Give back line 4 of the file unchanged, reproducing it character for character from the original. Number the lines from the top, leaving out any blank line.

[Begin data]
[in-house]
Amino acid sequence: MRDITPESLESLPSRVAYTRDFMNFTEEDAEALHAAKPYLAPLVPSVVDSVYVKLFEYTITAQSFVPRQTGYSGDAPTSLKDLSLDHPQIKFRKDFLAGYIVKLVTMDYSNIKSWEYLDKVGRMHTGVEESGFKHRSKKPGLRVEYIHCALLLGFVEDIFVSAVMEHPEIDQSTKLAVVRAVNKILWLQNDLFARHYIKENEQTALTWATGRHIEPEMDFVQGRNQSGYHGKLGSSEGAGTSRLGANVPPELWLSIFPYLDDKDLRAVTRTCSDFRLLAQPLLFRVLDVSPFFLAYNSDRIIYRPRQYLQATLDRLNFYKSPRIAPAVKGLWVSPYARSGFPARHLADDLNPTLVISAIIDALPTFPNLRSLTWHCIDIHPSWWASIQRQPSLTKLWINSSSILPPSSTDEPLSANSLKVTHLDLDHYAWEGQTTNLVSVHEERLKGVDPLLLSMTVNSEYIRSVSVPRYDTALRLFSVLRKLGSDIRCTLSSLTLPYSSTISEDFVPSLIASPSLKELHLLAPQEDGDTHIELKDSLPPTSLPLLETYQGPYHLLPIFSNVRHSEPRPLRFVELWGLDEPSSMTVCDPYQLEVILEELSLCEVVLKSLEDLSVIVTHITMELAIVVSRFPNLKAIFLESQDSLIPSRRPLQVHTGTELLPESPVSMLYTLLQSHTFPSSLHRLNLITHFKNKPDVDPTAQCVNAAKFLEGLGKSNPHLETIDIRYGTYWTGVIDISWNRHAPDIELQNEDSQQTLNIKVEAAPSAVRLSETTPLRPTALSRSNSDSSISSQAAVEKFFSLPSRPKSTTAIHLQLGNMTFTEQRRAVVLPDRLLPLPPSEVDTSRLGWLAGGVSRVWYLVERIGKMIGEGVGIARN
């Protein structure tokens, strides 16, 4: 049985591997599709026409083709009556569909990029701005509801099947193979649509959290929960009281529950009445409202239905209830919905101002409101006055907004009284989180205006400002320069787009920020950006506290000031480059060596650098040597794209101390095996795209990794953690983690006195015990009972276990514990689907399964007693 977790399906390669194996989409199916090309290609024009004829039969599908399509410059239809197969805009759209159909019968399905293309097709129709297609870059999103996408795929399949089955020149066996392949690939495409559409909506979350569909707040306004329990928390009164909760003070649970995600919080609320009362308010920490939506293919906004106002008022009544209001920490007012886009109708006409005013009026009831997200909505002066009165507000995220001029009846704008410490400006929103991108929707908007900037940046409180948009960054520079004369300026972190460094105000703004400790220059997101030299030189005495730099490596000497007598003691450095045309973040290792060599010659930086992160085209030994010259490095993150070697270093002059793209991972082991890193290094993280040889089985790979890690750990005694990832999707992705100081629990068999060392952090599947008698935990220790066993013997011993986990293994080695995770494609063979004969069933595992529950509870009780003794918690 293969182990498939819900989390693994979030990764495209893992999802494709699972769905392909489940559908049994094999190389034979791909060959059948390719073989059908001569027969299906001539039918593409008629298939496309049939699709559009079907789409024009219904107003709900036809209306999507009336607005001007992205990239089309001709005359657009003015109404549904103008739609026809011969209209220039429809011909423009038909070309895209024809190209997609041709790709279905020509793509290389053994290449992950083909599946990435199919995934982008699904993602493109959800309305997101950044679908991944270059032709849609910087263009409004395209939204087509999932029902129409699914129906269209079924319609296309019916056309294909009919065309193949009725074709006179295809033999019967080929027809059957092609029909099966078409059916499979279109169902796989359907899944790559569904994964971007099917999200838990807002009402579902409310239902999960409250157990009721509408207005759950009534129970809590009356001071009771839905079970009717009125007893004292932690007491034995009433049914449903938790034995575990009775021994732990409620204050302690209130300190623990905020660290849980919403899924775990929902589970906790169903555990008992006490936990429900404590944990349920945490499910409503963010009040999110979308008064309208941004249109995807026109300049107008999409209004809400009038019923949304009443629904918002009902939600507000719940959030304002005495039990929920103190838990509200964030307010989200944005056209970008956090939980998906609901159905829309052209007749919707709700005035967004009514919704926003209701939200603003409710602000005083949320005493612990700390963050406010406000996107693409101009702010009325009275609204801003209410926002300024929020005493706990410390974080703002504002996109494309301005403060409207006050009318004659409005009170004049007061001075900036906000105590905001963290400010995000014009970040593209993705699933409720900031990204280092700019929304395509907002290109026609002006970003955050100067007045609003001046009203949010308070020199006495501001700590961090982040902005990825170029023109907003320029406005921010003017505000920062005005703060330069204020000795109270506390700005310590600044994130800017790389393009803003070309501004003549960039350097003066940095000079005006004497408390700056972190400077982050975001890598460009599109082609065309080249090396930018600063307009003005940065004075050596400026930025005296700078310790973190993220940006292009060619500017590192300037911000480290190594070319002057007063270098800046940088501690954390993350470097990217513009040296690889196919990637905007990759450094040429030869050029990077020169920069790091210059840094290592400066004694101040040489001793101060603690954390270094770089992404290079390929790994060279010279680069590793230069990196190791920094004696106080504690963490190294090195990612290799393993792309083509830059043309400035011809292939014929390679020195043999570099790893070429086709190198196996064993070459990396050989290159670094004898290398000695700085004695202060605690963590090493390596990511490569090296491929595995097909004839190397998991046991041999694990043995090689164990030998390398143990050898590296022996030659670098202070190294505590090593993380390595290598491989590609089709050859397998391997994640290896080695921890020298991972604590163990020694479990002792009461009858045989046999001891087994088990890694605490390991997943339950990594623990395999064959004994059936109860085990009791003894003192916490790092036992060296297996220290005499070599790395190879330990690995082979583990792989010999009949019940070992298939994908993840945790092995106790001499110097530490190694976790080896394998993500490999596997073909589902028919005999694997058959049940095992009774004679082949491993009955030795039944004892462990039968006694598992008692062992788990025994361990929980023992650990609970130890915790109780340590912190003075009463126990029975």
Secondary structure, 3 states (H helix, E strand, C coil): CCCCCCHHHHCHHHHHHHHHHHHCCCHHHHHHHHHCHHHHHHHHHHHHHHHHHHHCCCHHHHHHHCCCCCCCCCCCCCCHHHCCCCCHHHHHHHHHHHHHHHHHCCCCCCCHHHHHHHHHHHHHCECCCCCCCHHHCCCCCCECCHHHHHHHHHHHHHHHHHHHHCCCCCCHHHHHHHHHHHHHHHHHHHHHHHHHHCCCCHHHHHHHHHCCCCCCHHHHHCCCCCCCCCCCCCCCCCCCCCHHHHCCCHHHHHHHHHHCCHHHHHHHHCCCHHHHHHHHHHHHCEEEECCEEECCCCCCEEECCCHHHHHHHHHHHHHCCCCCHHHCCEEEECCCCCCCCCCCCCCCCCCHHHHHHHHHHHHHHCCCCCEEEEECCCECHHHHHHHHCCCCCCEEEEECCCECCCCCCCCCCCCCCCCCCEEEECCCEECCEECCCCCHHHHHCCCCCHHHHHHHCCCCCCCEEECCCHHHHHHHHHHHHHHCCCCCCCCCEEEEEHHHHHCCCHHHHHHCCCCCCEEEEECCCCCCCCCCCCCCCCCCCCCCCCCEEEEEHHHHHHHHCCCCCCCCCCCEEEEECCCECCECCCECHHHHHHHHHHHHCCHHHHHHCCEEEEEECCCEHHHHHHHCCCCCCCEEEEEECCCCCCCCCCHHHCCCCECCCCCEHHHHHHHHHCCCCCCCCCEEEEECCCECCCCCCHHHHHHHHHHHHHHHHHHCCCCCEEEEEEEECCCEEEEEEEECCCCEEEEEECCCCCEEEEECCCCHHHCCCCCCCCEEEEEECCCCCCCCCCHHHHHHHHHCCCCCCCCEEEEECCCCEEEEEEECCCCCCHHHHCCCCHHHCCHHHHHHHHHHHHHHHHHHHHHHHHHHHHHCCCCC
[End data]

Secondary structure, 3 states (H helix, E strand, C coil): CCCCCCHHHHCHHHHHHHHHHHHCCCHHHHHHHHHCHHHHHHHHHHHHHHHHHHHCCCHHHHHHHCCCCCCCCCCCCCCHHHCCCCCHHHHHHHHHHHHHHHHHCCCCCCCHHHHHHHHHHHHHCECCCCCCCHHHCCCCCCECCHHHHHHHHHHHHHHHHHHHHCCCCCCHHHHHHHHHHHHHHHHHHHHHHHHHHCCCCHHHHHHHHHCCCCCCHHHHHCCCCCCCCCCCCCCCCCCCCCHHHHCCCHHHHHHHHHHCCHHHHHHHHCCCHHHHHHHHHHHHCEEEECCEEECCCCCCEEECCCHHHHHHHHHHHHHCCCCCHHHCCEEEECCCCCCCCCCCCCCCCCCHHHHHHHHHHHHHHCCCCCEEEEECCCECHHHHHHHHCCCCCCEEEEECCCECCCCCCCCCCCCCCCCCCEEEECCCEECCEECCCCCHHHHHCCCCCHHHHHHHCCCCCCCEEECCCHHHHHHHHHHHHHHCCCCCCCCCEEEEEHHHHHCCCHHHHHHCCCCCCEEEEECCCCCCCCCCCCCCCCCCCCCCCCCEEEEEHHHHHHHHCCCCCCCCCCCEEEEECCCECCECCCECHHHHHHHHHHHHCCHHHHHHCCEEEEEECCCEHHHHHHHCCCCCCCEEEEEECCCCCCCCCCHHHCCCCECCCCCEHHHHHHHHHCCCCCCCCCEEEEECCCECCCCCCHHHHHHHHHHHHHHHHHHCCCCCEEEEEEEECCCEEEEEEEECCCCEEEEEECCCCCEEEEECCCCHHHCCCCCCCCEEEEEECCCCCCCCCCHHHHHHHHHCCCCCCCCEEEEECCCCEEEEEEECCCCCCHHHHCCCCHHHCCHHHHHHHHHHHHHHHHHHHHHHHHHHHHHCCCCC